On Wednesday morning I got up early and drove seven hours round-trip to pick up a new-to-me 1996 BMW R1100GS from a Craigslist ad for the princely sum of $3,900. Considering the bike’s rare color and legendary longevity, plus a few interesting aftermarket bits I saw in the ad, I figured it would be a great deal. When I showed up to check it out on Wednesday morning I could not have imagined just how great this bike would be for the money. It’s in exceptional condition, has most of the aftermarket bits I would fit to it anyway, and runs like a top. This is the start of a lovely relationship.
For the record, U-Haul motorcycle trailers still rule!
I’ve been debating what motorcycle I want to buy for at least the last two years. Considering I’m “the bike guy” around here, I should probably have my own motorcycle. Yeah, I pretty much constantly have press bikes, and yes I technically do still own my 1983 Honda MB5 two-stroke 50 city bike, but I wanted something I could really ride for a lot of different types of adventuring and form a relationship with.
I set a couple rules for myself a while back. I decided a long time ago that if I was going to buy a new motorcycle, it would be electric. And if I was going to buy a gas motorcycle, it had to be Radwood era. As one of the founders of Radwood, and the guy who really wants to see more bikes show up at our events, I had a responsibility to put up or shut up.
I was looking for a couple different types of motorcycle. For one thing I have recently learned an appreciation for adventure off road riding, so I wanted something that could tackle trails and some open desert bombing. I also wanted something comfortable and sure footed for long-distance rides. And thirdly, I wanted something that could serve as a track-day monster, as I would like to get into tracking bikes. This kills two birds with one stone. An electric modern ADV like the Zero DSR I loved riding earlier this year would only do one of those. That frees me up to get a fast and fun electric as my second bike for canyon carving and track work. Hmmm, I wonder what that could be?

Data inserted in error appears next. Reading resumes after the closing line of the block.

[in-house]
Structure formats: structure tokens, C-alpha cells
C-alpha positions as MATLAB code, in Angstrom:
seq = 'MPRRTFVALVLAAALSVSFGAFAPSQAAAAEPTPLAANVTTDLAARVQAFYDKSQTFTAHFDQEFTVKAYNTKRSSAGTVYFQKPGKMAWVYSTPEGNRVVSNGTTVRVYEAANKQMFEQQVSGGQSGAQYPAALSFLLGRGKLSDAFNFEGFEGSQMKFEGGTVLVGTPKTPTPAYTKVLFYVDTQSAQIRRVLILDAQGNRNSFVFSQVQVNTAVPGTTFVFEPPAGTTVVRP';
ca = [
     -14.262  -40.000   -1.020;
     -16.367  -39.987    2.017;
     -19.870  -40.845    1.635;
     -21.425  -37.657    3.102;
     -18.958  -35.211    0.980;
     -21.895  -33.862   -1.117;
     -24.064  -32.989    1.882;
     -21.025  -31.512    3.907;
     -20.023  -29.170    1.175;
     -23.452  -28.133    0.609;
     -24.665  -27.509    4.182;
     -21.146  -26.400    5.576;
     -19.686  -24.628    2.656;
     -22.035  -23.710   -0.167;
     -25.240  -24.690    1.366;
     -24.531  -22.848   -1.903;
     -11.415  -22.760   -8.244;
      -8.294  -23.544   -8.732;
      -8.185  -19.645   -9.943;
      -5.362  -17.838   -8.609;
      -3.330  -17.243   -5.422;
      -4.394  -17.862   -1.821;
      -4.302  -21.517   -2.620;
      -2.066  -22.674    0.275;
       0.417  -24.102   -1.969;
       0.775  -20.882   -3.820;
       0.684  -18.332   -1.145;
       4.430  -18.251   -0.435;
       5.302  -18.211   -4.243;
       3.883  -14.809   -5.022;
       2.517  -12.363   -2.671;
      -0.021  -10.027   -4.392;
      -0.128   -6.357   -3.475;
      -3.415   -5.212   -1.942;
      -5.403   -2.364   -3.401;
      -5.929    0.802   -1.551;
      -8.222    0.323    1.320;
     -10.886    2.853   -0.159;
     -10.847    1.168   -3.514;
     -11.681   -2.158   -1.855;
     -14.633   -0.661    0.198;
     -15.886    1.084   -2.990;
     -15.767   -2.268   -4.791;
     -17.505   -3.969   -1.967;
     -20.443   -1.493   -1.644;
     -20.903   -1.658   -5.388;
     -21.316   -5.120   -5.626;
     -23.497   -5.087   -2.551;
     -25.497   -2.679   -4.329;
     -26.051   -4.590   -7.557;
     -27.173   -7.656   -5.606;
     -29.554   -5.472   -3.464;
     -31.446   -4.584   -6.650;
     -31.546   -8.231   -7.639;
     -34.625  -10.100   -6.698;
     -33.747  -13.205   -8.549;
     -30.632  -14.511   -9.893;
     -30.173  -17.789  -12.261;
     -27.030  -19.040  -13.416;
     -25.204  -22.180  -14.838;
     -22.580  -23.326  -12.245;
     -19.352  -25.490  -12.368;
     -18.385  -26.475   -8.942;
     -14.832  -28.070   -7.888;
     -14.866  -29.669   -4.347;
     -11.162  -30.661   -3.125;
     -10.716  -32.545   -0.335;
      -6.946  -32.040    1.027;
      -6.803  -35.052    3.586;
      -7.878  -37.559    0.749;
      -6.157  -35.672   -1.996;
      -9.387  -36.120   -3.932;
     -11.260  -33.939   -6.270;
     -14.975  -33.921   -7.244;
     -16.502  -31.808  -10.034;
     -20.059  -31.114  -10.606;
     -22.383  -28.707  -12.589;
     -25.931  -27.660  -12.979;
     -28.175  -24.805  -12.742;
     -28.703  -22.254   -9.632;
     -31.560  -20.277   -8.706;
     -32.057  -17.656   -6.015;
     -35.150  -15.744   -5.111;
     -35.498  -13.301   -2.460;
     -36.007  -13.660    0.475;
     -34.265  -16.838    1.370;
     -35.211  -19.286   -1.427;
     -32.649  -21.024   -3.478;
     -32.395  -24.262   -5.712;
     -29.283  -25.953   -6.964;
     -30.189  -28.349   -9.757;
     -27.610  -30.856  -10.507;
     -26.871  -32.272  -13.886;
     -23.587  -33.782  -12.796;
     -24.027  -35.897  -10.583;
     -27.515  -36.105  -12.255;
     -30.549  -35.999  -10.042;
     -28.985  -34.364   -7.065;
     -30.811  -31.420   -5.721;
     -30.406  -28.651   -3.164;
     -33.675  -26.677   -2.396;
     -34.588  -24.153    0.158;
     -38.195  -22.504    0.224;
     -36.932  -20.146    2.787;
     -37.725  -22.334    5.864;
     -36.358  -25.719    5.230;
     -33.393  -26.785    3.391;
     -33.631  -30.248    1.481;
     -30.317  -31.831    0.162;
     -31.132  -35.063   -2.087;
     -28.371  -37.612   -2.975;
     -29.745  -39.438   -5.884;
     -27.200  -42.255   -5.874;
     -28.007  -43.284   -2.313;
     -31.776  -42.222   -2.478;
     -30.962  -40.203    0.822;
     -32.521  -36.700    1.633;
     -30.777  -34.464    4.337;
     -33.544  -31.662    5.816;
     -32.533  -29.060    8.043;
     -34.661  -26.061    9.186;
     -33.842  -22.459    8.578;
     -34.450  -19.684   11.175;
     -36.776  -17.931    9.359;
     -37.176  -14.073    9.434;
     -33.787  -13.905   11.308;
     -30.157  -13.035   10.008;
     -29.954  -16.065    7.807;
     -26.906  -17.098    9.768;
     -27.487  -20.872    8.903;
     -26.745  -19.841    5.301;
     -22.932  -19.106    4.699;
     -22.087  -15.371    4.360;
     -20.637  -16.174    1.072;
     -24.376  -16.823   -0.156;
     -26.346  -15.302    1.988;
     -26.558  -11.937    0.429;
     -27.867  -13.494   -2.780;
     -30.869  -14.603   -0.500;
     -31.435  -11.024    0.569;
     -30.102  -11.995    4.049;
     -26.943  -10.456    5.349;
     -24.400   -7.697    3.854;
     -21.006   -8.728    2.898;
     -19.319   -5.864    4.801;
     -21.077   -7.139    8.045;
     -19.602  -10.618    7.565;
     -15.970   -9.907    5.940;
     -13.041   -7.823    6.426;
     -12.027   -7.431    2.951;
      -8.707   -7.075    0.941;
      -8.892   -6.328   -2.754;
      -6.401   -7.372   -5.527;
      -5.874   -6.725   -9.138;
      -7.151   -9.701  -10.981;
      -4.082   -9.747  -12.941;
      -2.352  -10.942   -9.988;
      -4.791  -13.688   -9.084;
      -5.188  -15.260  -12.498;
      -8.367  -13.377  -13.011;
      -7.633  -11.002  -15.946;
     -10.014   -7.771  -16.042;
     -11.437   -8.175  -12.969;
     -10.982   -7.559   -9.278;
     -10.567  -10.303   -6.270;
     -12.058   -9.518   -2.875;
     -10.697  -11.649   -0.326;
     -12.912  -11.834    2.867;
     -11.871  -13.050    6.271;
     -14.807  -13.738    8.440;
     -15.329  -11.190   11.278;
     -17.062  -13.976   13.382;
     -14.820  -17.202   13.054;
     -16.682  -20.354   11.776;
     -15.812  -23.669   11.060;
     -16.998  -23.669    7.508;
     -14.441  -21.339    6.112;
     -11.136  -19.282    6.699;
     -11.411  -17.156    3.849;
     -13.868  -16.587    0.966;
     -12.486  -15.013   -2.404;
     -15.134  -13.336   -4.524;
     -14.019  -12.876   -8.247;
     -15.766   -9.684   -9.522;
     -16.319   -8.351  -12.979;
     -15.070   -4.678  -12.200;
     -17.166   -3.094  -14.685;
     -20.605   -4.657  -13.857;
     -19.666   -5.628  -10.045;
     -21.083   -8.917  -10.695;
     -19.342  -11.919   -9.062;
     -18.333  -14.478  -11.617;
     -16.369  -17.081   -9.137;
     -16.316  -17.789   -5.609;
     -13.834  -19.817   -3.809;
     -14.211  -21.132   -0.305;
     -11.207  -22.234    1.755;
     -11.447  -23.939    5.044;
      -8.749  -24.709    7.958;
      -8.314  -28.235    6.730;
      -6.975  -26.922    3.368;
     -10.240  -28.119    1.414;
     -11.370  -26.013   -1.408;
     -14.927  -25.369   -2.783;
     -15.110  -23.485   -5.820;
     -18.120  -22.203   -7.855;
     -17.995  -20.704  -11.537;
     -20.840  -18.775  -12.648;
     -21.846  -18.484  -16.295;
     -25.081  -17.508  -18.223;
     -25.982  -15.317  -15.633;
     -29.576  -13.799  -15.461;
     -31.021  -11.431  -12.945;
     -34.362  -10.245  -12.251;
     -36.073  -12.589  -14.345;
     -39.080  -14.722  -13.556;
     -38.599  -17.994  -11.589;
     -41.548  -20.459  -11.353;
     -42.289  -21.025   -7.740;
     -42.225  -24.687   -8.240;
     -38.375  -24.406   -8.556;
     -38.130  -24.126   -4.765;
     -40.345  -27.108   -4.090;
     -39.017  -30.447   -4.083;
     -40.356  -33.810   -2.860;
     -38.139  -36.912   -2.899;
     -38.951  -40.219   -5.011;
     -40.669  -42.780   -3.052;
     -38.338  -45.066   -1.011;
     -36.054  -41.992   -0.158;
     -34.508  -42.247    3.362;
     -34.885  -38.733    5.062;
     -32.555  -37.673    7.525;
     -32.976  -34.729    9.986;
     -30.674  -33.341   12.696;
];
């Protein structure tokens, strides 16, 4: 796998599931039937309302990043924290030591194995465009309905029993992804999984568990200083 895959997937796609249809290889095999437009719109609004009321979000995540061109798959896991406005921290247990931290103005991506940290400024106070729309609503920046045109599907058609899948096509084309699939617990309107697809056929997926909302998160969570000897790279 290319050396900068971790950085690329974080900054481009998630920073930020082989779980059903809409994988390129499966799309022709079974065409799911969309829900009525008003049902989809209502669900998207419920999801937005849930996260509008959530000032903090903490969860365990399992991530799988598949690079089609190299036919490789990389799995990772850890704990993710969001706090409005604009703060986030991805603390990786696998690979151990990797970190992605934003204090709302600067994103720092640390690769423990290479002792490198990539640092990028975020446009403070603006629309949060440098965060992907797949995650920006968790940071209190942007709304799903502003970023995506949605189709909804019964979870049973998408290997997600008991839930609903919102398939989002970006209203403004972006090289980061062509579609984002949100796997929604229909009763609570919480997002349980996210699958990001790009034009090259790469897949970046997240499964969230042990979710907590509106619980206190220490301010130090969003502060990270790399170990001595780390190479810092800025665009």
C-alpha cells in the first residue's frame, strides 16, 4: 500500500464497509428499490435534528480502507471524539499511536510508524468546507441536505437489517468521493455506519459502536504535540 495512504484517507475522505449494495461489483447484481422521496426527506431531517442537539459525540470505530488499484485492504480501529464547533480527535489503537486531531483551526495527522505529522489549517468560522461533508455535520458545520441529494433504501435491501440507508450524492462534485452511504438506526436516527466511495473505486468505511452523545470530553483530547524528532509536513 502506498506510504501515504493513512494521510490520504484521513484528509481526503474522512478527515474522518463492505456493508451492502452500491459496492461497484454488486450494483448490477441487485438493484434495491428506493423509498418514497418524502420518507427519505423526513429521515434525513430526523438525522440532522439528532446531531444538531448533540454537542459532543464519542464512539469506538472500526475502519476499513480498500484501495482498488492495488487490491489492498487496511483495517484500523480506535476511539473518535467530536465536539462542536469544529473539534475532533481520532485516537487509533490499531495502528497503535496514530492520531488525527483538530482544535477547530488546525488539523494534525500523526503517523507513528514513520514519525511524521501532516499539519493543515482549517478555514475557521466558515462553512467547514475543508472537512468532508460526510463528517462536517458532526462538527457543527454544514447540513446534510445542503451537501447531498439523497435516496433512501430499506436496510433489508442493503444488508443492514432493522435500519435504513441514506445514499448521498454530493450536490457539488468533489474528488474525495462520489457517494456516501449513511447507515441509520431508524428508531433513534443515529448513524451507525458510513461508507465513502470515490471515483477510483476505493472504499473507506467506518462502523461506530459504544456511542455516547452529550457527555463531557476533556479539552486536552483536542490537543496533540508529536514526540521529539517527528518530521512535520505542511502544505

From 1994 to 1999 BMW Motorrad built the R1100GS in Berlin. With 80 horsepower and 72 lb-ft of torque from a 1085cc flat twin, it’s not a screamer, but it’s quick enough and just purrs along at highway speeds. This was the first Gelande/Strasse from BMW to use an oil-cooled cylinder head rather than the iconic ‘airhead’ design used by BMW from 1923 to 1993, so it was pretty revolutionary. This bike also ditched the former 1000G/S carburetors for a new Motronic fuel injection system, which strangely still requires the use of a choke on cold start. This model also introduced a new front suspension setup for the GS, a new A-arm system BMW called “Telelever”.
There were two major options on the R1100GS; ABS and heated grips, both of which this bike has.
- Öhlins! While the factory stuff came with remote-adjustable preload and wrench-adjustable ride height, the Öhlins dampers just take everything to the next level. They were a pricey upgrade for the previous owner, like basically everything else on this list.
- “Jesse” hard cases. These will come in handy when I go tent camping out in the desert with some pals. They’re chunky and add to the bike’s dorky cool factor. I’m going to have to get some Aerostitch to match this level of ADV dork.
- Aftermarket comfort seat. SO COMFY!